January 2014: Lysistrata & Assembly Women

lysisFor January, we are reading 2 plays.  Aristophanes’ Lysistrata and Assembly Women.

Lysistrata is described on amazon.com as:
“Aristophanes’ comic masterpiece of war and sex remains one of the greatest plays ever written. Led by the title character, the women of the warring city-states of Greece agree to withhold sexual favors with their husbands until they agree to cease fighting. The war of the sexes that ensues makes ‘Lysistrata’ a comedy without peer in the history of theatre.”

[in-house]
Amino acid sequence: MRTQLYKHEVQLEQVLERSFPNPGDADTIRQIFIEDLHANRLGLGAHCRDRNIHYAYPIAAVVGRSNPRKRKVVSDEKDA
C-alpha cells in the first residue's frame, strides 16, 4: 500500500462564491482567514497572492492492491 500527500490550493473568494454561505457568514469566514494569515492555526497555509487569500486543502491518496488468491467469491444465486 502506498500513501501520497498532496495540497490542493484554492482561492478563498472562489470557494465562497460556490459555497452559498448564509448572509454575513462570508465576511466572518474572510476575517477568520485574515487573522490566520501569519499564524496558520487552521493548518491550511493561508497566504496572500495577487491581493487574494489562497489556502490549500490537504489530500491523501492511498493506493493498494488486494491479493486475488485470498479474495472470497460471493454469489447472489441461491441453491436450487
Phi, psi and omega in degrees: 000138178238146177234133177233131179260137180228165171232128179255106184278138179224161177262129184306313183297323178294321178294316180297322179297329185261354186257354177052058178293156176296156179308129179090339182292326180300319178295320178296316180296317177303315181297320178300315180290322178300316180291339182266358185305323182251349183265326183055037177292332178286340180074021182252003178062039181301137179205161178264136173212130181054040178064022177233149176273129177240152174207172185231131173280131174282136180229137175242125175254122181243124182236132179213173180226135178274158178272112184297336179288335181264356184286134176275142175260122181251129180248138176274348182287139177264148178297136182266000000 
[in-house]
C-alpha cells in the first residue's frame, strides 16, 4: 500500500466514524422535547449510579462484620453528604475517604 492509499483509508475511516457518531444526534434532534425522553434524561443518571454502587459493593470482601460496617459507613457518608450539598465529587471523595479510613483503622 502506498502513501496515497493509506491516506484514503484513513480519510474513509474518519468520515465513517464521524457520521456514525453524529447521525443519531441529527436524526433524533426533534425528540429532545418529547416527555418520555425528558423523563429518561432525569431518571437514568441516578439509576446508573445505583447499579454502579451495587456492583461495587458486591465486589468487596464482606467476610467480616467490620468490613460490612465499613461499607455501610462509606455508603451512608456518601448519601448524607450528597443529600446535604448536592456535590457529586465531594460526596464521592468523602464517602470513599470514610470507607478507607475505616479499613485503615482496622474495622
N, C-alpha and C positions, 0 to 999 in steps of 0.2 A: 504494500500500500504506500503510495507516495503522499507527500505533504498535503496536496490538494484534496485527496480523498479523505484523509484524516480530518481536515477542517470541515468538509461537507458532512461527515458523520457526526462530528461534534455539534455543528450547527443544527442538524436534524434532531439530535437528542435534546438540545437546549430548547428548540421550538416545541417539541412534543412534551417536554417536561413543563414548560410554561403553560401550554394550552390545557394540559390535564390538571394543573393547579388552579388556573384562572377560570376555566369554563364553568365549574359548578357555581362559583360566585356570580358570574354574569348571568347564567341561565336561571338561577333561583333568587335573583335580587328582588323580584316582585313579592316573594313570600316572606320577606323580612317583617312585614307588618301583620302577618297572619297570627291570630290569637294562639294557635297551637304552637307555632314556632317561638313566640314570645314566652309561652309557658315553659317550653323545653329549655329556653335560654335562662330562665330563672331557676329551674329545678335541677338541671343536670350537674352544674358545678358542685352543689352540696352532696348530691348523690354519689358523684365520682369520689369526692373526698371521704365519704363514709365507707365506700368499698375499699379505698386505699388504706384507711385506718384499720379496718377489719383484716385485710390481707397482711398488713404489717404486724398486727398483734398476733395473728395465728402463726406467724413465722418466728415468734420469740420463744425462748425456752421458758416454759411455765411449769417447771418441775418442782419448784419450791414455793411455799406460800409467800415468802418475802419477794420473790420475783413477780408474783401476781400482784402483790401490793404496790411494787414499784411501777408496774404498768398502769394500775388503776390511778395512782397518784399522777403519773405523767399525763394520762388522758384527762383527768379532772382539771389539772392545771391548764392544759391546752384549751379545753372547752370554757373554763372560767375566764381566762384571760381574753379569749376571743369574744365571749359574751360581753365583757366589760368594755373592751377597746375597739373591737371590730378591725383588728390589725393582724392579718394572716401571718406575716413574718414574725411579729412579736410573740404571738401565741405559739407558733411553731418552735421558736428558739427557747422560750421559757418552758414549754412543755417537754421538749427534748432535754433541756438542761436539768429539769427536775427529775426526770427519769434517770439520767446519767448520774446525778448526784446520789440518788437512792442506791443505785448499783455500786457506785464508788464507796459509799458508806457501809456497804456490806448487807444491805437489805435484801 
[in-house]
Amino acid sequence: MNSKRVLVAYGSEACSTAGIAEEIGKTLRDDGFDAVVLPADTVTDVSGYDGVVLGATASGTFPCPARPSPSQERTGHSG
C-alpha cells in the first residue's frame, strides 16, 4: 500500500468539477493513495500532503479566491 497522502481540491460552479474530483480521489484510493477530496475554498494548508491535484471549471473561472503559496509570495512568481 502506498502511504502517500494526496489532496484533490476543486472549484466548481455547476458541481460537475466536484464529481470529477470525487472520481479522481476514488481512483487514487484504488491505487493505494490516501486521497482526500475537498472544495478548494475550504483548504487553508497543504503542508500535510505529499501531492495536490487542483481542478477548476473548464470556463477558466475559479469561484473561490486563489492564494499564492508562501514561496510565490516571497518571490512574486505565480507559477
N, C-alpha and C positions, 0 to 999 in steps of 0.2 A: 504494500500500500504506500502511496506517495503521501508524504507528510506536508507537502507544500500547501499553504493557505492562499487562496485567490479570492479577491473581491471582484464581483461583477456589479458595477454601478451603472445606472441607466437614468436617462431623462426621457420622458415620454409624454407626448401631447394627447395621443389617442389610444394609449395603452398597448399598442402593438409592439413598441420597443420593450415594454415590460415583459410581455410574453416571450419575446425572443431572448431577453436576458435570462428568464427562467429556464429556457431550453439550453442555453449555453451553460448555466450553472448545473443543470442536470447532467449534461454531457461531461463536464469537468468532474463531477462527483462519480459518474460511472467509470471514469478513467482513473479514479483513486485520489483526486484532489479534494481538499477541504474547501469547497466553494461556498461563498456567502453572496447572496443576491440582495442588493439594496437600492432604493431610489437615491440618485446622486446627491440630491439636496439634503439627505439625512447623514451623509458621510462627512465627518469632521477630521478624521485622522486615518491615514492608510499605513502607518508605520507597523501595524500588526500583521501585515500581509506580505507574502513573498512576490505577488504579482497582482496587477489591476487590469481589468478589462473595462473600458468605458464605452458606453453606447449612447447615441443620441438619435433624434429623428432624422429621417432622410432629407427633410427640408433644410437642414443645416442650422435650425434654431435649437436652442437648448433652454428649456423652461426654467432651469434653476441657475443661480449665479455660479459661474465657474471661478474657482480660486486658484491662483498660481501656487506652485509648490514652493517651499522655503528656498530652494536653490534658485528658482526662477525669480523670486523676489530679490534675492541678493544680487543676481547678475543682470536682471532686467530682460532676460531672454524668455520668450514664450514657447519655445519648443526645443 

Assembly Women (or Assembly of Women among other names) is described as:
“The women of Athens concoct a daring scheme: penetrate the male-dominated Assembly disguised as men and vote themselves into power, after which they will overturn the old laws and inaugurate a new society where all are equal and where property and sex, too! is shared. This new translation of Aristophanes’ last extant play recaptures the spirit, the bawdiness, and the brilliance of this rollicking farce, which is at the same time a profound critique of contemporary Greek customs and manners.”
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